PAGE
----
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ArcGIS Pro please help w/ specs and new purchase

08-23-2023 08:43 PM
New Contributor

I'm grad student that has been working on macs my whole life. Now I'm faced with having to buy a windows laptop simply so I can run ArcGIS Pro. I really don't want to spend $1,000 for literally one semester - but these are the specs I was given by instructor and they seem to only add up to about that for any device that meets them all:

512 gb SSD

8gb RAM

i7 processor

2GB dedicated video

I imagine this guy believes these to be the minimum requirement because that's the minimum that HE would use being a 20 year professional in the matter. I am simply trying to get through one friggin semester of Intro to GIS for my masters. I don't know enough to tell if these specs are mandatory or not - but I can't find them all in one machine without getting to $1,000. I am hoping to be able to get my hands on something for 500-600 --

Any help would be greatly appreciated!

5 Replies
MVP Esteemed Contributor

Solved: Recommended computer specs - Esri Community

the link in the above gives the minimum, recommended and optimal pc specs.

If you have a mac, then see this link for alternatives to buying a pc

Run ArcGIS Pro on a Mac—ArcGIS Pro | Documentation

... sort of retired...
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New Contributor III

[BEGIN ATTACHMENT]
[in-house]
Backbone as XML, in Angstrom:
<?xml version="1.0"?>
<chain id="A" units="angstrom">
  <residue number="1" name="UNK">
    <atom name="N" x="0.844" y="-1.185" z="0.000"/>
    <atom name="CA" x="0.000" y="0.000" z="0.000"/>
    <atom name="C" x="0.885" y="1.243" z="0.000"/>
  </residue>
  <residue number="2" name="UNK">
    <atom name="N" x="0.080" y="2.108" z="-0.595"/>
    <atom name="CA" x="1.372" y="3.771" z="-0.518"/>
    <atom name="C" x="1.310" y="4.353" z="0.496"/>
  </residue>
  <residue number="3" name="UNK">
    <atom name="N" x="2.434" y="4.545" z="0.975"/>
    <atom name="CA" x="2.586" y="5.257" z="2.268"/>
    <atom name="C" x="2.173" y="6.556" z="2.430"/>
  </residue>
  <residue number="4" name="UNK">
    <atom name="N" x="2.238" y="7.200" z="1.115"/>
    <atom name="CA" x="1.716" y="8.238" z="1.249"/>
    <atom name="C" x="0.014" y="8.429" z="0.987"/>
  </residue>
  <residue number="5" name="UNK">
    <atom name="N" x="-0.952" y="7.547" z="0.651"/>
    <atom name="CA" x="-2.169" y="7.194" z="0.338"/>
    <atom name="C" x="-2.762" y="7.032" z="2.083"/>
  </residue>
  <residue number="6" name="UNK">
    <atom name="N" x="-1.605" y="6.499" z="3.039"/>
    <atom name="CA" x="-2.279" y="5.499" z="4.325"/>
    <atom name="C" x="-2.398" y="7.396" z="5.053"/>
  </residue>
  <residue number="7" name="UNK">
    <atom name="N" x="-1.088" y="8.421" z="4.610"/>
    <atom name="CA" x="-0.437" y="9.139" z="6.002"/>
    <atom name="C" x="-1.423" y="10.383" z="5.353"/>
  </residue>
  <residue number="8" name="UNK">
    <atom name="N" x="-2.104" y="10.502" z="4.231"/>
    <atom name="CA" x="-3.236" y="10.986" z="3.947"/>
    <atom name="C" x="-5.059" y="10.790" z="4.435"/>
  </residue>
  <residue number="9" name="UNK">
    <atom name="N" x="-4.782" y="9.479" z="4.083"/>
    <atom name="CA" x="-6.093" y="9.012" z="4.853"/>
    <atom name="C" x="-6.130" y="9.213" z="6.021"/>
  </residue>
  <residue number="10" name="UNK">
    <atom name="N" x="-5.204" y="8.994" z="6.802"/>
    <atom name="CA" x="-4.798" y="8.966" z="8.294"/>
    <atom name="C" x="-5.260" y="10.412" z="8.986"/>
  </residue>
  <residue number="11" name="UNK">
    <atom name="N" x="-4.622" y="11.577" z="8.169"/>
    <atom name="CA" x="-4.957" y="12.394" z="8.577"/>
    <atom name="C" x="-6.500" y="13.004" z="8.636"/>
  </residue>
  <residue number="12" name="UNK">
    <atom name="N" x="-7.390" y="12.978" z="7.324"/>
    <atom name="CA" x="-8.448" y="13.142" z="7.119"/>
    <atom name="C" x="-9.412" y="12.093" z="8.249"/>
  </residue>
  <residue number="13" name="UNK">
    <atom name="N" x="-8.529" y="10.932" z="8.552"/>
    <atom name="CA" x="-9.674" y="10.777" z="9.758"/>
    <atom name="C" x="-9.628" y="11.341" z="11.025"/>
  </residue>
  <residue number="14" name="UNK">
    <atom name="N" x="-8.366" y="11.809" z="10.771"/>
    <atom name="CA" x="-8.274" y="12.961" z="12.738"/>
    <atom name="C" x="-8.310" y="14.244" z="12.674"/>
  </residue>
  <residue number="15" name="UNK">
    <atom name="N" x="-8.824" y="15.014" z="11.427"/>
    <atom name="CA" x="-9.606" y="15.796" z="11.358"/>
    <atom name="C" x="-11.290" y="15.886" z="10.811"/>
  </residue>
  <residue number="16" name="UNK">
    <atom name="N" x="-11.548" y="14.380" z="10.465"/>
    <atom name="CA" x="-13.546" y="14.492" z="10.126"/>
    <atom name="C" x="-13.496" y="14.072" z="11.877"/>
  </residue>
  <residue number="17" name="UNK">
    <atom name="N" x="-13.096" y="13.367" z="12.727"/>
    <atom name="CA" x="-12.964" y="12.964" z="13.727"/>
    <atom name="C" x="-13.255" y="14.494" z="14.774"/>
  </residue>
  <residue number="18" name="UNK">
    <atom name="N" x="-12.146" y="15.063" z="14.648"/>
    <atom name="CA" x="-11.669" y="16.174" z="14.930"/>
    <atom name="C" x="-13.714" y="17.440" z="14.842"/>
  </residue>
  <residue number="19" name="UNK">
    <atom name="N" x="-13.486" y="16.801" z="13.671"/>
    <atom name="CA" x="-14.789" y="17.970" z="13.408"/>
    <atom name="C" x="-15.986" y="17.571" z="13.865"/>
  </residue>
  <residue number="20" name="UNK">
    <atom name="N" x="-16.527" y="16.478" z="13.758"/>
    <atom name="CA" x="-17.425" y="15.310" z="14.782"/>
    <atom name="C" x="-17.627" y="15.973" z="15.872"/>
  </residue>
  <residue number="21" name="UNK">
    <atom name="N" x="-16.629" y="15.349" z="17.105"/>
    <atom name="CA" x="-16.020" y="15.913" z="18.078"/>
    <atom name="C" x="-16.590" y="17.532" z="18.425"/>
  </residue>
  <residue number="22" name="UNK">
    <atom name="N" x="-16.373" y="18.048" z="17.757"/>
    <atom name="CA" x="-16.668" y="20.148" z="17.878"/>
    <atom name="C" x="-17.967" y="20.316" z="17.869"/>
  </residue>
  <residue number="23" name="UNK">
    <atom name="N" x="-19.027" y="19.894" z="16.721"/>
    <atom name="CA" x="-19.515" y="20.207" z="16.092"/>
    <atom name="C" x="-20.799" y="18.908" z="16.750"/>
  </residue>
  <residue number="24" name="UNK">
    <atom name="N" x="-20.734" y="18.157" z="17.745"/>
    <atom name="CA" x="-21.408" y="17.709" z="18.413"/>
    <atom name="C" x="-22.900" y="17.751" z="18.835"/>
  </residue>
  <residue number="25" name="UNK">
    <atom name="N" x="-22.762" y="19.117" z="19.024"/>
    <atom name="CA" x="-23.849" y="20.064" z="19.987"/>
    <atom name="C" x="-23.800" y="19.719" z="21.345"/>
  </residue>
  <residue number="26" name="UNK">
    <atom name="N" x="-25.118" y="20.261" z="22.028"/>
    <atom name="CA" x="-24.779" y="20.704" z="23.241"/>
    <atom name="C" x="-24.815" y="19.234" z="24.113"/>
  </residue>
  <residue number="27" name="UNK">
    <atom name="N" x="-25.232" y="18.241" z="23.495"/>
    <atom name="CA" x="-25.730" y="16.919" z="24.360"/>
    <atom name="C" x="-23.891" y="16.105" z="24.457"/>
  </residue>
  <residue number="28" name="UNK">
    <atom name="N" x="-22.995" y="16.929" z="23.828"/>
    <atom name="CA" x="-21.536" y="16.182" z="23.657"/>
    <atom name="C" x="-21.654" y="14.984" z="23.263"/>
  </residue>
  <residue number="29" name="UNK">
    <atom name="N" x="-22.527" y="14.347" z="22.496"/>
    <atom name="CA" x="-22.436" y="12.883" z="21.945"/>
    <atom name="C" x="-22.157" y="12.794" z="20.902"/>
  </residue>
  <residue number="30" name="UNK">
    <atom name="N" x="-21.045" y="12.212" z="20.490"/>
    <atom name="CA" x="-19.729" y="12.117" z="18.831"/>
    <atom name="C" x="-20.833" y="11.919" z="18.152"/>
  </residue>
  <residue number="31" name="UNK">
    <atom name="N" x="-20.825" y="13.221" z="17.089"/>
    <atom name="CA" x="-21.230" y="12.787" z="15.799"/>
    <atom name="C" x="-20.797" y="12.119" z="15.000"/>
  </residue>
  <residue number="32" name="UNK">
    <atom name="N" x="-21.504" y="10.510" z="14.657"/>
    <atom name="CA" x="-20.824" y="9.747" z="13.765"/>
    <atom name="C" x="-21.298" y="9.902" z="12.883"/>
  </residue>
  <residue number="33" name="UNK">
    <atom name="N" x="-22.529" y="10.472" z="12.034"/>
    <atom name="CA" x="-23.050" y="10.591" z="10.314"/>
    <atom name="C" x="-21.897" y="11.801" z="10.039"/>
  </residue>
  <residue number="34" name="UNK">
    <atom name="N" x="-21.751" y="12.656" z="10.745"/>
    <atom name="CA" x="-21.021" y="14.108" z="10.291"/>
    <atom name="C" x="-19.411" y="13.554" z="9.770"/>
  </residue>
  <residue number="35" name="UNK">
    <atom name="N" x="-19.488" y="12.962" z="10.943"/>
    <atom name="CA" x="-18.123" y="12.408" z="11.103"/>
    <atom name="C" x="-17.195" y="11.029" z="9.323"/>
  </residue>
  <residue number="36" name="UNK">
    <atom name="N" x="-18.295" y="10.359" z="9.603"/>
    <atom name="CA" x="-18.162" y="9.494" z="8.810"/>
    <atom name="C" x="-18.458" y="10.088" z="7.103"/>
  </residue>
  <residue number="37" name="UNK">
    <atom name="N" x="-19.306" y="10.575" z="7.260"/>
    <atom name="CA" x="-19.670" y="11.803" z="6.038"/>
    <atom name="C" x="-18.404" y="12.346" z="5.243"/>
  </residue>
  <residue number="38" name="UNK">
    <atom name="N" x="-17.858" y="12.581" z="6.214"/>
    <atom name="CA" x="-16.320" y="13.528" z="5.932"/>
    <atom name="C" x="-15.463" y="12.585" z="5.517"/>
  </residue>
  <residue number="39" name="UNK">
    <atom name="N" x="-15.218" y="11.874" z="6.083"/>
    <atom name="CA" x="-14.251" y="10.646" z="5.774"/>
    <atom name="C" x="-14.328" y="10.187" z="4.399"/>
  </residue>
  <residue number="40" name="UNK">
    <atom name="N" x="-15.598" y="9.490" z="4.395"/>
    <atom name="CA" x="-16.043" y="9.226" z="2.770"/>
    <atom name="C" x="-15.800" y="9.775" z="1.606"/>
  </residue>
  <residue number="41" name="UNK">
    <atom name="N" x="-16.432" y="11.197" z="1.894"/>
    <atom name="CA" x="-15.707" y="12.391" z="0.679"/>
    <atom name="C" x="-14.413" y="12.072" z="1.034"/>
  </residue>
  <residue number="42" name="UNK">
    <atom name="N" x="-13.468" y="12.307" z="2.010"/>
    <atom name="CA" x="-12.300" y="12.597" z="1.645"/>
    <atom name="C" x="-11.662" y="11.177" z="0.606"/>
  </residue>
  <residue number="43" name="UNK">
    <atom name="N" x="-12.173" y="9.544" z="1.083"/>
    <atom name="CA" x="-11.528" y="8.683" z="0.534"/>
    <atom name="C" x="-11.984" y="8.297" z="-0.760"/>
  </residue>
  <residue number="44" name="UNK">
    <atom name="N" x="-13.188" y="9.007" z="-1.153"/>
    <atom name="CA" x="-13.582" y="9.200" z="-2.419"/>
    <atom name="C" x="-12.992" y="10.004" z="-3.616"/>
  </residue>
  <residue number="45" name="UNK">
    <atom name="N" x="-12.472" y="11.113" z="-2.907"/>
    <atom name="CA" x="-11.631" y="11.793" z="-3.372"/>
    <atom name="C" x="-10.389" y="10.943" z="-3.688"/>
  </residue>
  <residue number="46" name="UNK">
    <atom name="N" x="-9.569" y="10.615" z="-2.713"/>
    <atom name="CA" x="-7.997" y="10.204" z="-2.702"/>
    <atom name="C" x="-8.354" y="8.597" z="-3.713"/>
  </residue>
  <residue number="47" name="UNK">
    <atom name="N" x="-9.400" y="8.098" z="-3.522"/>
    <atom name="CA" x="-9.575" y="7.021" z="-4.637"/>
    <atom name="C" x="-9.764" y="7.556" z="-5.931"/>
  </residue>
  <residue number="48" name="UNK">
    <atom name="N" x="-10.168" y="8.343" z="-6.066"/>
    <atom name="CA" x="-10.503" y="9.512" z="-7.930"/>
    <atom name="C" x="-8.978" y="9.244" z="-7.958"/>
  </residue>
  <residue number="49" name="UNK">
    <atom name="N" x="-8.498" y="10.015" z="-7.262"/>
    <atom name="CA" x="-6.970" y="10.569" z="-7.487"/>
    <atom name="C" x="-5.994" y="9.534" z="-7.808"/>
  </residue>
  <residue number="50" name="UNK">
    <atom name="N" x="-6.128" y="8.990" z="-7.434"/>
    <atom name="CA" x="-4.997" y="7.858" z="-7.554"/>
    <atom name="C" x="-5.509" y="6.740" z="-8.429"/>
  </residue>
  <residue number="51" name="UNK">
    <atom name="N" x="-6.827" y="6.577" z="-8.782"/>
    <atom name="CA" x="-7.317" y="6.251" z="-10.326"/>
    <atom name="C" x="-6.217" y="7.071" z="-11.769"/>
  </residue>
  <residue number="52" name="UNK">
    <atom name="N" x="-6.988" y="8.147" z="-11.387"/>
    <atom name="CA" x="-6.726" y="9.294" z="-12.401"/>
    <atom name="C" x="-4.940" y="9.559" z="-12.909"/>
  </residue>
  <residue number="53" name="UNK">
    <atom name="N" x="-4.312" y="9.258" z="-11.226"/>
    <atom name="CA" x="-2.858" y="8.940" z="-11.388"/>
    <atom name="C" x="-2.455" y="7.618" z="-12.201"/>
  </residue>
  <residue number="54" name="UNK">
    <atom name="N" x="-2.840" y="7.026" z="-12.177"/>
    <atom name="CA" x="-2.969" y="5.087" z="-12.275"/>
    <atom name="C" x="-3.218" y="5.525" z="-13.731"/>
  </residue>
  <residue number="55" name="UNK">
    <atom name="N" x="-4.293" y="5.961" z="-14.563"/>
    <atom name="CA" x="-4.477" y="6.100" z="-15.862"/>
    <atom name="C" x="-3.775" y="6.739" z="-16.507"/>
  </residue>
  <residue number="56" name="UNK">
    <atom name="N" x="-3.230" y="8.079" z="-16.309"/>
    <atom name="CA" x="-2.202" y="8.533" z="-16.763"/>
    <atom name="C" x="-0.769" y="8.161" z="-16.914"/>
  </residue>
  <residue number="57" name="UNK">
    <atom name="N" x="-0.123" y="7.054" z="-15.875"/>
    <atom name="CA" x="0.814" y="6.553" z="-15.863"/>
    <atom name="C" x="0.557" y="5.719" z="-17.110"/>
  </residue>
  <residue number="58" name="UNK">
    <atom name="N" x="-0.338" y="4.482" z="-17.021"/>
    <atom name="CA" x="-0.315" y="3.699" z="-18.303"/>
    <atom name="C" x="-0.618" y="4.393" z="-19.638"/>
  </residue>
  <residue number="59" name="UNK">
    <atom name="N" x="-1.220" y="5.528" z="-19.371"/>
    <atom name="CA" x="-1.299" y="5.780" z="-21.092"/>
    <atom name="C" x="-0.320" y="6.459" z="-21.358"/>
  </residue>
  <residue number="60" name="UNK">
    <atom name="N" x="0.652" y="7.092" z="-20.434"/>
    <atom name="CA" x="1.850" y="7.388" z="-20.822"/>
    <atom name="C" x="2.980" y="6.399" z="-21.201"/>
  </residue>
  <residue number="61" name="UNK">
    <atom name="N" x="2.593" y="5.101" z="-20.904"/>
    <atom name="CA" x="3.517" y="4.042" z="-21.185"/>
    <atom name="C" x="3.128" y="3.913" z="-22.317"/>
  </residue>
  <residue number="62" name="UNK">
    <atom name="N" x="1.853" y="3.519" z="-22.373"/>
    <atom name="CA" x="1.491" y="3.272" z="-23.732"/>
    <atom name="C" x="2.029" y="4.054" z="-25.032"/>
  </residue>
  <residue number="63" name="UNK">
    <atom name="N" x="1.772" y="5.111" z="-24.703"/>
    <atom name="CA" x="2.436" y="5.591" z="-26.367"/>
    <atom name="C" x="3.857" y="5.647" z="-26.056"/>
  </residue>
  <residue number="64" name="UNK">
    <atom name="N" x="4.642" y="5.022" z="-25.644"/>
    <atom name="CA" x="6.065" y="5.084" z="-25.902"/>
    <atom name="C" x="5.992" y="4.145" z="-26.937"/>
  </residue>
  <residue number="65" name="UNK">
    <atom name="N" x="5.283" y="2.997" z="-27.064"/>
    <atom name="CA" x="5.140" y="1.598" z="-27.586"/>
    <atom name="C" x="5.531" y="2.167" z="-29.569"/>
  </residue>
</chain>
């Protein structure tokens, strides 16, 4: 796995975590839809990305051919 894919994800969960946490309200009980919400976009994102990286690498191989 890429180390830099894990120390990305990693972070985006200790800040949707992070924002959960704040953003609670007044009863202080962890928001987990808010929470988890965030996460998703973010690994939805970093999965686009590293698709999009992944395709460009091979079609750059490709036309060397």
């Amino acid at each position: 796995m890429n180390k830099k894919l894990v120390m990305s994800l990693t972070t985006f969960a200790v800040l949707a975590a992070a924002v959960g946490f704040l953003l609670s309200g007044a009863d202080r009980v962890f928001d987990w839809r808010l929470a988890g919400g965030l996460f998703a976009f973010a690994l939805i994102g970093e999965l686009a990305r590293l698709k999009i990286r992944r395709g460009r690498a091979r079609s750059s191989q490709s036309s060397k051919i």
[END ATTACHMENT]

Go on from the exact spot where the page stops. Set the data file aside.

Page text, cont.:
It does depend on whether you simply need a 'knockabout' for a short period of time, or are potentially investing for future use (whether with GIS or not). It also depends on what sort of GIS work you will be doing: viewing vs geoprocessing, vector vs raster, 2D vs 3D etc.

For lighter GIS work, a previous generation i7 should be sufficient - or one of the later i5s. Don't go back too far in the generations i.e., stick to the last 2 or 3 for i7; or last 1 or 2 for i5. Use CPU benchmarking websites to help guide you. I really doubt you need the latest generation machines for this specific use-case - certainly not the latest i7s. You may also get away with integrated GPU as opposed to dedicated - bearing in mind Pro is capable of 3D work, and not all users will be doing this. But the gamble with an under-spec (which is what this would be) is that it will be on the slippery slope from a 'bit more laggy' to 'unusable'. If you take the gamble: keep the receipt.

SSD - the lack of an SSD won't break Pro, it'll just make it slower. You can go HDD if that's what it's sold with, or a smaller SSD if you know you won't max it out with data. You may find a better drive elsewhere that's cheaper than the difference in cost from the retailer - if you're happy to swap-out.

RAM - wouldn't go any lower than 8GB. If you do look at older machines, bear in mind that motherboards can only support up to a certain amount of RAM. If you know you have a machine that can support 16/32GB RAM, then starting on 8GB allows room to expand if you need to*. Buying an older machine that can only ever support 8GB doesn't give you any wiggle-room. This may or may not be important, depending on your long term intentions with the machine.